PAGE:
Prineville Pioneer and Ranchers Wife

Frances Ketchum Johnson Prineville Pioneer and Ranchers Wife

Frances Ketchum Johnson

By Steve Lent, Museum Historian

Frances Louise Ketchum was born on December 22, 1873 in Centreville, New Brunswick Canada. Her parents were Isaac and Sarah Dingee Ketchum. Her father left the family in New Brunswick while he traveled to Central Oregon to look for land to settle. He arrived near Prineville in 1878. He purchased some state school land and made improvements before sending for his family

Frances, her mother, and sister Wilda traveled to The Dalles by train and then by wagon to their new home in Prineville in 1880. She attended school in Prineville where she acquired the nickname of Fanny.

Fanny began teaching at Fife school on Buck Creek. She met a local rancher Columbus Johnson who had his headquarter ranch on Buck Creek. They were married in Prineville on December 3, 1893. Columbus Johnson had first established a ranch on Bear Creek and later moved his operations to Buck Creek. They lived on the ranch for several years before selling their operation to legendary Bill Brown.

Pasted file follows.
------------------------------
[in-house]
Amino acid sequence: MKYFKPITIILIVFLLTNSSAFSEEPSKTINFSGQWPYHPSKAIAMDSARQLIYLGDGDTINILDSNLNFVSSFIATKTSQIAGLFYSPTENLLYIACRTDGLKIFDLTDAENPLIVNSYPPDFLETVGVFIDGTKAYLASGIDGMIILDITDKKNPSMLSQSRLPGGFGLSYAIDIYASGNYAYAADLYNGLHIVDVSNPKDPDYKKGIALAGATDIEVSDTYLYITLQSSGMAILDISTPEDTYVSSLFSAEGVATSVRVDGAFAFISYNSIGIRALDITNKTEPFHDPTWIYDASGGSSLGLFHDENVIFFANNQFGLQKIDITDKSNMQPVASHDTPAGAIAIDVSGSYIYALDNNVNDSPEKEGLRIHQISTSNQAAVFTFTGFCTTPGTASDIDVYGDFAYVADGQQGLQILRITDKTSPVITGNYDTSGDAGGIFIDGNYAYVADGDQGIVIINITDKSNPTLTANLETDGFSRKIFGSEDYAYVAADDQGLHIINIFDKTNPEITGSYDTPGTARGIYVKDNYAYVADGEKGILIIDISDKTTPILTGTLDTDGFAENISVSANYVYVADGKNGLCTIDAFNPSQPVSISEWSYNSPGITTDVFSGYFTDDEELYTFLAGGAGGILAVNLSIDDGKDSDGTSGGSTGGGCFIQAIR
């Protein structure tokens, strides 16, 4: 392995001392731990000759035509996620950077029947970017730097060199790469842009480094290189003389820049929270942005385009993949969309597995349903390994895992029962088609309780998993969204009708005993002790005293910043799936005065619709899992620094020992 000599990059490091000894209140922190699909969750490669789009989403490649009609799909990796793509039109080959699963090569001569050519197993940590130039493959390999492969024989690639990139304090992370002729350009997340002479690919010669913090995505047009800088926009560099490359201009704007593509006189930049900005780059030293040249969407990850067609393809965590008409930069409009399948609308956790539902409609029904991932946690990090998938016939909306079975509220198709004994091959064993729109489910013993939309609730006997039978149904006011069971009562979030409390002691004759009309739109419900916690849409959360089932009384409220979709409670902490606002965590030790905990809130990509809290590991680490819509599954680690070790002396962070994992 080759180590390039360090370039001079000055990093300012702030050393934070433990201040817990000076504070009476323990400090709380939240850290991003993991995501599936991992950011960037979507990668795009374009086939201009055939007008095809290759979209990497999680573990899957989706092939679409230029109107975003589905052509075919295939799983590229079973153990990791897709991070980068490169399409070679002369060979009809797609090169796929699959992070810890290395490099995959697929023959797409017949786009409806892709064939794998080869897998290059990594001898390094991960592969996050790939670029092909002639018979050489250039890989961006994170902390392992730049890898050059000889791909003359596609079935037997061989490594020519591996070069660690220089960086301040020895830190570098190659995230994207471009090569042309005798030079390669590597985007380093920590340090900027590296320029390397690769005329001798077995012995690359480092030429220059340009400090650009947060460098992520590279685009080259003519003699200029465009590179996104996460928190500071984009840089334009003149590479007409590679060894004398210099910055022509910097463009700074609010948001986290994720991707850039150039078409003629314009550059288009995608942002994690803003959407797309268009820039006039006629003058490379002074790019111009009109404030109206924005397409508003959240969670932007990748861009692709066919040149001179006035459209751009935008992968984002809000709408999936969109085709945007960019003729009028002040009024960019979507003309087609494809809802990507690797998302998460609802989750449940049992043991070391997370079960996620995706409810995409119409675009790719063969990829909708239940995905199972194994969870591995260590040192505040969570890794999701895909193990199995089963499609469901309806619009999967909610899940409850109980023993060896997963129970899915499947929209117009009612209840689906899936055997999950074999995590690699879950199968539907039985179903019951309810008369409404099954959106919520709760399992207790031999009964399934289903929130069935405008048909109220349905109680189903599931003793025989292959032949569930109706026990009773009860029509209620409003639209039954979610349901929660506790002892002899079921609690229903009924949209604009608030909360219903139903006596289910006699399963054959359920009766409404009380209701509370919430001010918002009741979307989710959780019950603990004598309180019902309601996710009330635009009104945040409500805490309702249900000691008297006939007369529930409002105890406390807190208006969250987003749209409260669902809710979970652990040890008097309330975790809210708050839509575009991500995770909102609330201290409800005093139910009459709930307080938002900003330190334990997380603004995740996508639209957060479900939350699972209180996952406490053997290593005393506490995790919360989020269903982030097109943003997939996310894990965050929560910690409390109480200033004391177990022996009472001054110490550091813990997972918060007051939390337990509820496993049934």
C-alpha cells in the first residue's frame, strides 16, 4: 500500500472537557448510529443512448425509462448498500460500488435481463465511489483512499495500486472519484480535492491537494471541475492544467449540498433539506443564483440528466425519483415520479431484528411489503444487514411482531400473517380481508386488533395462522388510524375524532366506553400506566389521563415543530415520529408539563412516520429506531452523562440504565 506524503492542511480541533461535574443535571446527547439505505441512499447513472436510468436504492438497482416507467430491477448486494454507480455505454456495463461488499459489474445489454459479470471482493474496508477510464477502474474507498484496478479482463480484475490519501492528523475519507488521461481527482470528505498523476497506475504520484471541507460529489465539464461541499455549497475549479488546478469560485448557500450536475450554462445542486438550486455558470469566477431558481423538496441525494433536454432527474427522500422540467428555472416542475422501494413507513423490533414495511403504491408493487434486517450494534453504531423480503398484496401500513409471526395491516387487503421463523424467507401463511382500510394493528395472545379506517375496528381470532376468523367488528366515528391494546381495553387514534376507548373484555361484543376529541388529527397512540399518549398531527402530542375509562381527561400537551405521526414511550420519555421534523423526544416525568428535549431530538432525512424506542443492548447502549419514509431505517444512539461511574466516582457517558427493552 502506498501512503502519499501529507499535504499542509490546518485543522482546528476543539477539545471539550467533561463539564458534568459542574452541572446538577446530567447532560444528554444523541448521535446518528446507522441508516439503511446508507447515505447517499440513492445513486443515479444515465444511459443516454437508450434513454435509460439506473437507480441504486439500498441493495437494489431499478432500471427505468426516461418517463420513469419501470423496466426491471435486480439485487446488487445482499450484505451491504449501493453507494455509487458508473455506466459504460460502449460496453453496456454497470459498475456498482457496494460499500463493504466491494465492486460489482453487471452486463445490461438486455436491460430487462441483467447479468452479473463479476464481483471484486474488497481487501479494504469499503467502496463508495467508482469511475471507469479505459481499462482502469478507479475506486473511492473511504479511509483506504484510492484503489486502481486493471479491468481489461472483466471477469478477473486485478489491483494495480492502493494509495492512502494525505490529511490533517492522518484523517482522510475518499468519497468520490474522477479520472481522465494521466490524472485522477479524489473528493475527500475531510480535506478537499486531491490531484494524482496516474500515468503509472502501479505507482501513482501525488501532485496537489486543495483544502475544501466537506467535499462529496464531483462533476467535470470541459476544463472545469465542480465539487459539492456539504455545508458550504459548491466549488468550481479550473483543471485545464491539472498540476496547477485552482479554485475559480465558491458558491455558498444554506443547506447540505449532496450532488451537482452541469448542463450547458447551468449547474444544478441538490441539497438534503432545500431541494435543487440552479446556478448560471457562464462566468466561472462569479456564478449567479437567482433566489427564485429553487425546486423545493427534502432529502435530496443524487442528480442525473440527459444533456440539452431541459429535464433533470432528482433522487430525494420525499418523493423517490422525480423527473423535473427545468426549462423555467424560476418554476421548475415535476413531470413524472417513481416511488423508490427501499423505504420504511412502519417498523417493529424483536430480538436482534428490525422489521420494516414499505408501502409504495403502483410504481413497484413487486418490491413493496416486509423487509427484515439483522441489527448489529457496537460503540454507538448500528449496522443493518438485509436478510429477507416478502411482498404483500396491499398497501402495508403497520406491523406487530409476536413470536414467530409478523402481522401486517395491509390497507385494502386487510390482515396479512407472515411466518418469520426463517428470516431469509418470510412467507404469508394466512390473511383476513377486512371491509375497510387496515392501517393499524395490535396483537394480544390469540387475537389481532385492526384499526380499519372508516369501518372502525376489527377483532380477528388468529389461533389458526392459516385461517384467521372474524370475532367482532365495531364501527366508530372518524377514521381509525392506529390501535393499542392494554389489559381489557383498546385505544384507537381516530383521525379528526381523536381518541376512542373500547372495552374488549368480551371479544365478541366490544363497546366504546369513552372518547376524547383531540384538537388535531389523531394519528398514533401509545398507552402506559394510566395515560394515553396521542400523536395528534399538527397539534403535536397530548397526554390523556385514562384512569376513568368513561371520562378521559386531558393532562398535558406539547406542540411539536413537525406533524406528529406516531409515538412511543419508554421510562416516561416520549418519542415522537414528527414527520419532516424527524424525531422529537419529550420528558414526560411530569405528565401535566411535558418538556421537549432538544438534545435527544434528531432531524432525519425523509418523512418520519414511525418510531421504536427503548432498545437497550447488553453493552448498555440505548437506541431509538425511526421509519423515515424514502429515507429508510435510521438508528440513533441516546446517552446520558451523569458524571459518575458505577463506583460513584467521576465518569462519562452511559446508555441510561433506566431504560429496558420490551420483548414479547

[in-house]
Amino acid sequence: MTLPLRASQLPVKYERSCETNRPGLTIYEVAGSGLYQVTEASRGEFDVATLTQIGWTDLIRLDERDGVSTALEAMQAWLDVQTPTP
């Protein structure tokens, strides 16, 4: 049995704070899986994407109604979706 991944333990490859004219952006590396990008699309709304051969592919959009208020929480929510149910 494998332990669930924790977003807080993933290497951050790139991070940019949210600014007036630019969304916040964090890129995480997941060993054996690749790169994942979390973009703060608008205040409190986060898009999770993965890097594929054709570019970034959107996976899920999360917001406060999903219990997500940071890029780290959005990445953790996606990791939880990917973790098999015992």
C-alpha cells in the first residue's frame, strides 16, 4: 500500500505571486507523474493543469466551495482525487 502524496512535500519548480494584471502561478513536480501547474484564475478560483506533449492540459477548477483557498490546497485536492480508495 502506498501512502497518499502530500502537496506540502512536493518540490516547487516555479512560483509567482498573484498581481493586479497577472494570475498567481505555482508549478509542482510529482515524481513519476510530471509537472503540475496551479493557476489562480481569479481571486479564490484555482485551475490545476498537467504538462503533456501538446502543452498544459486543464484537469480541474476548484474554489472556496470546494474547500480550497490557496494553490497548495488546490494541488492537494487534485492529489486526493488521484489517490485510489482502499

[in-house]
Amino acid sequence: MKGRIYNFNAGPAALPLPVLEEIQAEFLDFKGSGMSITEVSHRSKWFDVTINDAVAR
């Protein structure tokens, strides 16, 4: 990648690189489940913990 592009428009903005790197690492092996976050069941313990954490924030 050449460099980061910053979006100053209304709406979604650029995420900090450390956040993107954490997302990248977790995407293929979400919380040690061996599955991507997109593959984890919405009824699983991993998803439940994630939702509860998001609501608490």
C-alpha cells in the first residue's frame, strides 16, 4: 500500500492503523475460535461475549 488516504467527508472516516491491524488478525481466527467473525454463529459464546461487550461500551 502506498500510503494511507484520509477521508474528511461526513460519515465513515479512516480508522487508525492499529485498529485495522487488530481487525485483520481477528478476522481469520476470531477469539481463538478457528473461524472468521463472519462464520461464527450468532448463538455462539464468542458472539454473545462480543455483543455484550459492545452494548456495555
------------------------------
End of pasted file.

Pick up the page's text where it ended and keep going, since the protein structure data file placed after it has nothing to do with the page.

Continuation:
They moved to Prineville in 1905 and built a fine home on 2nd Street. They owned land from the Crooked River Valley up to the rimrock west of town. Fanny and Columbus had three daughters. Fanny was widely known in the Prineville community and was actively engaged in many social organizations.

Columbus and Fanny donated 32 acres of their land on the rimrock west of town to the state park system in 1930. An additional 132 acres was donated by Columbus to the state park system in 1938. The site later became Ochoco Wayside Viewpoint.

Fanny died on December 29, 1932. Columbus lived on for six years and died on December 19, 1938. Both Fanny and Columbus are buried in Juniper Haven Cemetery in Prineville.